I worry too much. I always have, and it is usually about stuff that really does not matter in the least. I’m slowly learning to rely on God’s grace and the mind He gave me to use anxiety as a catalyst for change and not as a stumbling block.
I have a few vices, but the one that’s the strangest is the joy I get from cleaning out closets. Give me a Diet Dr. Pepper and put on repeats of some teen drama, and I’m content for hours.
We have two bottom lines in our house, or two things we really want you to learn before you leave it: God loves you unconditionally, and it’s your job to show that love to others.
You won’t always like me, or think what I’m doing is in your best interest. I hope that means I’m doing it right.
Nothing steals your joy faster than entitlement. I will work tirelessly to ensure that you know each and every day just how fortunate you are.
Comparison will quickly steal your joy, just like entitlement. This has been the toughest for me when it comes to a healthy body image, and learning to care for the body I’ve been given. Acknowledging everything it did to bring the four of you into the world was my first step towards honest self care.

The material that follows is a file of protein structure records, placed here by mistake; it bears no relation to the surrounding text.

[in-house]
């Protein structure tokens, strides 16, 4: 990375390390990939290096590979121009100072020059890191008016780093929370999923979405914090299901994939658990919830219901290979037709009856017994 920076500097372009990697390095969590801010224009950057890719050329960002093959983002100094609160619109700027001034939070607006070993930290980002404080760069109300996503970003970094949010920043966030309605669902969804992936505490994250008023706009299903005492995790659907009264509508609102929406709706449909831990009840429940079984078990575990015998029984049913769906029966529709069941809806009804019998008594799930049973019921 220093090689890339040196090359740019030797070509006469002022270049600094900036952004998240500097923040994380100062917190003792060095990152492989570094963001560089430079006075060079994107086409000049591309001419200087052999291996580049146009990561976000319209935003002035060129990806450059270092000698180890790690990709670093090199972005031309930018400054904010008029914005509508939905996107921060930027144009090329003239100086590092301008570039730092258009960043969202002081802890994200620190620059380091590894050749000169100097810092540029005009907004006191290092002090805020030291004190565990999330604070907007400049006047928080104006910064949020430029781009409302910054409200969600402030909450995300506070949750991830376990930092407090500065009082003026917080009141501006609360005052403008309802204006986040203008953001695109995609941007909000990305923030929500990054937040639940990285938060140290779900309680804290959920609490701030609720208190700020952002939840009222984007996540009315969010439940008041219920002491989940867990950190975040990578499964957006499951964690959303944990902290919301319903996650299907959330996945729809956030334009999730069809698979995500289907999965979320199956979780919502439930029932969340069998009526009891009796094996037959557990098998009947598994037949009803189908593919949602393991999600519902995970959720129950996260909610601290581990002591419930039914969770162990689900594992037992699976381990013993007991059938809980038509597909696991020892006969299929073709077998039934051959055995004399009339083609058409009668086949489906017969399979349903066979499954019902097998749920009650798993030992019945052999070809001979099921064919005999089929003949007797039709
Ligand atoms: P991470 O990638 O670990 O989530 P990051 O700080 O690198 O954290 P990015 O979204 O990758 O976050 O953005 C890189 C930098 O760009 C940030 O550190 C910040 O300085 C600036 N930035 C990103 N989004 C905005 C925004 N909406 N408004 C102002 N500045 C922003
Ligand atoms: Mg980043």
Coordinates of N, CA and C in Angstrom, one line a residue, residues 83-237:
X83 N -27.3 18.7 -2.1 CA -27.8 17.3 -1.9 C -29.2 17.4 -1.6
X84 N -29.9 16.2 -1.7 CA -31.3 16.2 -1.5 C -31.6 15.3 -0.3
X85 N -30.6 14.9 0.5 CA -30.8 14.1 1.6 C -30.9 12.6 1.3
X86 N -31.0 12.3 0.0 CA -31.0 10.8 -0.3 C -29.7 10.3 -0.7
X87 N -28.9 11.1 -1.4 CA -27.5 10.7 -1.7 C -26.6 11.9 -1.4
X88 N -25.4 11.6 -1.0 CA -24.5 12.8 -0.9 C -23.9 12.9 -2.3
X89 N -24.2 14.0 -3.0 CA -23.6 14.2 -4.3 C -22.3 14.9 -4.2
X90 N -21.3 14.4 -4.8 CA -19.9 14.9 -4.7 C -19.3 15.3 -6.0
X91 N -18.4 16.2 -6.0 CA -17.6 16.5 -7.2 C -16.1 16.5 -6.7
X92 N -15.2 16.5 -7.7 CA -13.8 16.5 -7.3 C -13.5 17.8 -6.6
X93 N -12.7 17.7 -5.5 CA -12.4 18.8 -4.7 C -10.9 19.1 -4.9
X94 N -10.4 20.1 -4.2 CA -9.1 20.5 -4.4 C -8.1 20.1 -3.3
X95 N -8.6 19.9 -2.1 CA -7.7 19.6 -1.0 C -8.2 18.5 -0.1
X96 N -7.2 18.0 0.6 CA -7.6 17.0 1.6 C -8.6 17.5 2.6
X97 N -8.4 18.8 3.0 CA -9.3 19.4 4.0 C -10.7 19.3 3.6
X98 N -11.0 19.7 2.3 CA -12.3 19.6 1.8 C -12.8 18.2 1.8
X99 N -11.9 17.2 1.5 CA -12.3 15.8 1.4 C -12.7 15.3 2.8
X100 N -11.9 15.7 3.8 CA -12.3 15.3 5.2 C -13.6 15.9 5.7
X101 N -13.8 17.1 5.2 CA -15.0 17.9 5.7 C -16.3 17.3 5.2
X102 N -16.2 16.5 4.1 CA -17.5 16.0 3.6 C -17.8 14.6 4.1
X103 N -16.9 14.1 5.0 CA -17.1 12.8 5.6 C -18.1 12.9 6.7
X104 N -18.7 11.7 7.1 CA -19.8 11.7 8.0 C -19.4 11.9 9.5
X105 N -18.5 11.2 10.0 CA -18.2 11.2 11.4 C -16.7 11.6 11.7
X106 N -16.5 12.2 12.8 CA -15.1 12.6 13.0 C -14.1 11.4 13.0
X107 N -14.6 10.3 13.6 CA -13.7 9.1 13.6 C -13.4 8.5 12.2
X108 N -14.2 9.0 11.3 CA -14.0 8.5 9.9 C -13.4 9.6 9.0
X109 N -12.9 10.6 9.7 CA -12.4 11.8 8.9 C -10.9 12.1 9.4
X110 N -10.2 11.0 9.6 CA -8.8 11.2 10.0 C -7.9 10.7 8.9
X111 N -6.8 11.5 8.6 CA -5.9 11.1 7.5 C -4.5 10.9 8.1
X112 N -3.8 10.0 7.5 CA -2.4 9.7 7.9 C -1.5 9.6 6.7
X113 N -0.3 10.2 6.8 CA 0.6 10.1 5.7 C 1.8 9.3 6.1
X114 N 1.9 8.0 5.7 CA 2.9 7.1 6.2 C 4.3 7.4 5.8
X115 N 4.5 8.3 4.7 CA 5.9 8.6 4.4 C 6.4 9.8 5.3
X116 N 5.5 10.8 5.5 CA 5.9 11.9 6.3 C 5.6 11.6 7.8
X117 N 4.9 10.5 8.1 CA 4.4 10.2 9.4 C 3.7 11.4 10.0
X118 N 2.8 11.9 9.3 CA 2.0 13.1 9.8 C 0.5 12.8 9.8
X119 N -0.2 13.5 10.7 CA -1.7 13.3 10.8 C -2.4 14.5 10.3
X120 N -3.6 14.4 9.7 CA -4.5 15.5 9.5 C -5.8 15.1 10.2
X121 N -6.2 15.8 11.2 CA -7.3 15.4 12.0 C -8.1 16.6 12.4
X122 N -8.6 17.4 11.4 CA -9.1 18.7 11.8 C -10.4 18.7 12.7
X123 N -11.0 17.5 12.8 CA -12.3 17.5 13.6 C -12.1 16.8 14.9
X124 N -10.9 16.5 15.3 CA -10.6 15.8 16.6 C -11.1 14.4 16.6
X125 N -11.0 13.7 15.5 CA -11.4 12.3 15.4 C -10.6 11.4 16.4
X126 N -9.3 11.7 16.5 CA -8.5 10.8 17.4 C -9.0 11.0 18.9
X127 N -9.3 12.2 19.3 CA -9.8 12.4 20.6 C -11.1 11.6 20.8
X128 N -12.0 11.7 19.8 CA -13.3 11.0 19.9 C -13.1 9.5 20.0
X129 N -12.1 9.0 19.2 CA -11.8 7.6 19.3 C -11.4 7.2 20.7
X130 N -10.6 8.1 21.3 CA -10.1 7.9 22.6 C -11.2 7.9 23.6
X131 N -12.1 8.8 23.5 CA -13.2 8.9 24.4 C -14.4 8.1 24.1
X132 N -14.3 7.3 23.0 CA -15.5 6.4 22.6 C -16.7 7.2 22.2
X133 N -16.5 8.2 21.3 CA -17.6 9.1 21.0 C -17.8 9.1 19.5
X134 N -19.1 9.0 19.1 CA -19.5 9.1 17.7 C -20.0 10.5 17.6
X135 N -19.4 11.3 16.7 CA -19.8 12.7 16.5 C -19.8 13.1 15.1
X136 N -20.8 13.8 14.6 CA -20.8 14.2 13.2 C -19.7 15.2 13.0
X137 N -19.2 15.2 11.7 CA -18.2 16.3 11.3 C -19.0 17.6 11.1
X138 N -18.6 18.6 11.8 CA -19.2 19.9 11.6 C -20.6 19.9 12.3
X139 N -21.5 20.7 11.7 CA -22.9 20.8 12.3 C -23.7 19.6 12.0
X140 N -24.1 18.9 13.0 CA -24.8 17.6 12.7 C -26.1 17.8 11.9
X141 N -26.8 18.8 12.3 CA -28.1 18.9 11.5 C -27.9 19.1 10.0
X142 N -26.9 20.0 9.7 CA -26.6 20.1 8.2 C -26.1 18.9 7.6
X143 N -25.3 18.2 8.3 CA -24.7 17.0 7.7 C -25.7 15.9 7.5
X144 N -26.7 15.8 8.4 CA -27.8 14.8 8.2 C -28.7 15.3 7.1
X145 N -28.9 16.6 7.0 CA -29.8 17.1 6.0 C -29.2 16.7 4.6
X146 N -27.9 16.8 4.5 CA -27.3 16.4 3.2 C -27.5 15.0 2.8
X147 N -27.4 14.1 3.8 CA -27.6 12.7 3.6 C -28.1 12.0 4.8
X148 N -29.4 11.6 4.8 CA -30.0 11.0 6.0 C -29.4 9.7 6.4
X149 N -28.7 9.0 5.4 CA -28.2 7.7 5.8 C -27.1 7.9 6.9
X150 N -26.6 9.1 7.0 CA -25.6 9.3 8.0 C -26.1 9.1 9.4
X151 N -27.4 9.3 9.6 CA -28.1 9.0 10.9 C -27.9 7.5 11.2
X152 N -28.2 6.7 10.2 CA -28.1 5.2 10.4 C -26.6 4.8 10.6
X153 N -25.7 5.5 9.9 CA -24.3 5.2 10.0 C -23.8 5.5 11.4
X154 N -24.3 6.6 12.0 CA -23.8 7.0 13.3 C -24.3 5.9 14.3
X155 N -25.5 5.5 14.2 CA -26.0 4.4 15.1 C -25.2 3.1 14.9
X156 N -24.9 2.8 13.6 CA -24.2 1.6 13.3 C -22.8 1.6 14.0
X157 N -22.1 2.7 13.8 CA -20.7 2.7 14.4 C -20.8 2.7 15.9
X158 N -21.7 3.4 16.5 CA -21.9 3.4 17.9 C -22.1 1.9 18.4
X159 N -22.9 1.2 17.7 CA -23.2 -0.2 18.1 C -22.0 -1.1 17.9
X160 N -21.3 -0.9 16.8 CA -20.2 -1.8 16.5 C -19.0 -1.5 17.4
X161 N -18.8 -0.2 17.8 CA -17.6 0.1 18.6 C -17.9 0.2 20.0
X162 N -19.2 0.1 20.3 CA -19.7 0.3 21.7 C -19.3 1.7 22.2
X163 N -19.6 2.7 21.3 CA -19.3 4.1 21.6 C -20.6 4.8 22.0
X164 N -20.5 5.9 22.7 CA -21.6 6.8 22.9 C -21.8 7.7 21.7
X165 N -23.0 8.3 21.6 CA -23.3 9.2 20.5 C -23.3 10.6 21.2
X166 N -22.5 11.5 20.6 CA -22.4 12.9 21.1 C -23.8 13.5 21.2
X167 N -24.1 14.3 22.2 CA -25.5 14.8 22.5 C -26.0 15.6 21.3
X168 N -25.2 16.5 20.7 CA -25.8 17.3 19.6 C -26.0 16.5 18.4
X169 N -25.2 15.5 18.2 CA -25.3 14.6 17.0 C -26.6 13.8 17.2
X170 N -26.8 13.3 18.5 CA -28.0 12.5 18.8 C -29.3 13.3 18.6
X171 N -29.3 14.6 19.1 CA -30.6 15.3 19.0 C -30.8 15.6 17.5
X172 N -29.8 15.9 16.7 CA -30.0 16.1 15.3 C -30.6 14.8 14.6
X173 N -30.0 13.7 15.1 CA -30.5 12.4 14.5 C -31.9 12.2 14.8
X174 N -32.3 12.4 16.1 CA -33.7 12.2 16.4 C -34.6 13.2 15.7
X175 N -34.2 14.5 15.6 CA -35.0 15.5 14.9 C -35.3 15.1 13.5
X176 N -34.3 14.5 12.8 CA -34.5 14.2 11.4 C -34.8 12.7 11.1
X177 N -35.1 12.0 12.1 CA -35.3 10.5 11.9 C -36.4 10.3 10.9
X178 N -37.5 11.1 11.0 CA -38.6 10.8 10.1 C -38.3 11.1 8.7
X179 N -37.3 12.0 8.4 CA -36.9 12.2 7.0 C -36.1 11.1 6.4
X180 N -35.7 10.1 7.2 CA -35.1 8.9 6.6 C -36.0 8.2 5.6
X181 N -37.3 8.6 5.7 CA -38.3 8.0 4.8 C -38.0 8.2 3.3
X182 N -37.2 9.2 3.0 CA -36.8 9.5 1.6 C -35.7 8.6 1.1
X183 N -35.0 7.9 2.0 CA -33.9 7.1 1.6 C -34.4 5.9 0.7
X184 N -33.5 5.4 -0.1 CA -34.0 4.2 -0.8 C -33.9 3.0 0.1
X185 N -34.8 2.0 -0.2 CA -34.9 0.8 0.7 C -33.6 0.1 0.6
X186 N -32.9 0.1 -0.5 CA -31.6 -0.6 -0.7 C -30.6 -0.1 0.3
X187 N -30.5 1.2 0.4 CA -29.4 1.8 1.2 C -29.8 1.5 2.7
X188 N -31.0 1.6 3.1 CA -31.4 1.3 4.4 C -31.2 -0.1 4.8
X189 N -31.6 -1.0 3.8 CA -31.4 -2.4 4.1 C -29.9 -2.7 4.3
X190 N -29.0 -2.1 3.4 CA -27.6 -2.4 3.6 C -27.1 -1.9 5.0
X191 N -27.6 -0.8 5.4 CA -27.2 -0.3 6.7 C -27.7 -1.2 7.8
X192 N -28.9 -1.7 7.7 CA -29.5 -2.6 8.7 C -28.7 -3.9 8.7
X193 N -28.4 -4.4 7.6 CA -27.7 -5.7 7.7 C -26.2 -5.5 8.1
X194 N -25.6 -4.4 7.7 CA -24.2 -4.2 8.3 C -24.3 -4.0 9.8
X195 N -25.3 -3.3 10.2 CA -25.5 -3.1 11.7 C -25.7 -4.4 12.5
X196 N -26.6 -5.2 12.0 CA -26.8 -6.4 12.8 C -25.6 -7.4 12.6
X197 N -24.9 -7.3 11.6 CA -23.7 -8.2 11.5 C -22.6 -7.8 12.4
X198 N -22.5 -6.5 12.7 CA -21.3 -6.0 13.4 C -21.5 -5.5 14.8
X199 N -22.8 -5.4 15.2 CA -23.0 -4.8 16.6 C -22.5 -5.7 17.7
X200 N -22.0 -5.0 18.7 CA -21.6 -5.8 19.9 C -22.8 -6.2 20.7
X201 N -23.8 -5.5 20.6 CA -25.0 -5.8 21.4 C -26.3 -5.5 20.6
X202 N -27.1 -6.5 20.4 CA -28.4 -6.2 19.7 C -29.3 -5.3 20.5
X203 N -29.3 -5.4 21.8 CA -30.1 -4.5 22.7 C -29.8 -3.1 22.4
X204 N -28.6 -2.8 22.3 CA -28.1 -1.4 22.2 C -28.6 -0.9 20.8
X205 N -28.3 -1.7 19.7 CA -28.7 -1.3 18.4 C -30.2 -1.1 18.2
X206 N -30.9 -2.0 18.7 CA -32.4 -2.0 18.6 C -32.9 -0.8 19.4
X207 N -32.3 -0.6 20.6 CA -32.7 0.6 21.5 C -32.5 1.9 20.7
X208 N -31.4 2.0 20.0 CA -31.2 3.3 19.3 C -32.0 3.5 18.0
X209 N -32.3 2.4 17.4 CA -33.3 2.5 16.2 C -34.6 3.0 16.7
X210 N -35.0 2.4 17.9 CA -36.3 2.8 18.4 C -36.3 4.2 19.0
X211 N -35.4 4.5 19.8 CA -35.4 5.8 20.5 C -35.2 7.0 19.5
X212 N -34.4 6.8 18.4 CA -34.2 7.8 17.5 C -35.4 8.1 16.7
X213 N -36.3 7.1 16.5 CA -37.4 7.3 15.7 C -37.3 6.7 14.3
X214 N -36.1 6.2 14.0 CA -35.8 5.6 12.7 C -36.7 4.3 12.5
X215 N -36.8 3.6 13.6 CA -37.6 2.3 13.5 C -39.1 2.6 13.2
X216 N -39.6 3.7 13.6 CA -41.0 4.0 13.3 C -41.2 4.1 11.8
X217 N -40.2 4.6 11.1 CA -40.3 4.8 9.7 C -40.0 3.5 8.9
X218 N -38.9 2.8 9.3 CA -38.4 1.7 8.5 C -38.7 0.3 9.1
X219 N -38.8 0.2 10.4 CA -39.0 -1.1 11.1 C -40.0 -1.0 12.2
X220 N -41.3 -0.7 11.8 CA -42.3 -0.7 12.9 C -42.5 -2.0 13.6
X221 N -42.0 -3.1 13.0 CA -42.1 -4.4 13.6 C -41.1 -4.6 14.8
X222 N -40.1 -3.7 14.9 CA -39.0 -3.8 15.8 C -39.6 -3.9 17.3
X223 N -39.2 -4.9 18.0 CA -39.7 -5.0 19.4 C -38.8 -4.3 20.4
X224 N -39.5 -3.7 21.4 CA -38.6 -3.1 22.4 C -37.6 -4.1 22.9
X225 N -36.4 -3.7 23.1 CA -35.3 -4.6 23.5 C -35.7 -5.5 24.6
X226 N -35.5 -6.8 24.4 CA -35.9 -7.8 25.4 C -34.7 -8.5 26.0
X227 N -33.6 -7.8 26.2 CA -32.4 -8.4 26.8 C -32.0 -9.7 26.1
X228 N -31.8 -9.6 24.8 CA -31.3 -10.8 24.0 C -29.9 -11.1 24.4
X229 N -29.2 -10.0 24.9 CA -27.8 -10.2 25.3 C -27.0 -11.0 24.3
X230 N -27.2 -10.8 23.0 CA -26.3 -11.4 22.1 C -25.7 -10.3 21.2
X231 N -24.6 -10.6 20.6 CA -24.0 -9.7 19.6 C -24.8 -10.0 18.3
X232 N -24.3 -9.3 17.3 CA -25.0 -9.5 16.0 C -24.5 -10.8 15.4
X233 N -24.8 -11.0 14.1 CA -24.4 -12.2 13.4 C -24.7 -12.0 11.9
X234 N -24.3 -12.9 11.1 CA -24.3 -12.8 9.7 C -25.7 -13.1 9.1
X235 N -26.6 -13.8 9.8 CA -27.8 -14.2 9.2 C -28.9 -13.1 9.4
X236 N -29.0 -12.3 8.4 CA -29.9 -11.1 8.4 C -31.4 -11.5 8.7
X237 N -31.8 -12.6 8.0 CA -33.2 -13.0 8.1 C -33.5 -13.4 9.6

I love telling stories. The Engineer is quick to point out that I have a storyteller’s license and will occasionally embellish one or two things. He’s wrong.
I want you to always look for the person who’s suffering. If nursing has taught me anything, it’s the vital importance of anticipating pain and doing all that you can to provide comfort. That extends well beyond the bedside and should be given to everyone you meet.
Four kids, all under the age of seven, was total chaos there for awhile. And, truth be told, it still is some days. I have learned to handle it by using the triage principles I used with my patients. So, if you aren’t actively bleeding (or the emotional equivalent), you might not get my immediate attention sometimes.
You all have asked me before why and how I gain so much joy and peace from The Episcopal Church service. The Book of Common Prayer is filled with words and traditions that have been in my life since it began, and can be traced back in our family long before that. I know you think now that saying to same words every weekend is boring, but I hope one day you’ll find it to be a source of comfort.
Fear strikes my heart when well meaning strangers ask why we didn’t “try for a boy”. There is no way that I could quickly articulate how the four of you have been on my heart since I was a child, and it worries me that you will think these innocent comments are the truth.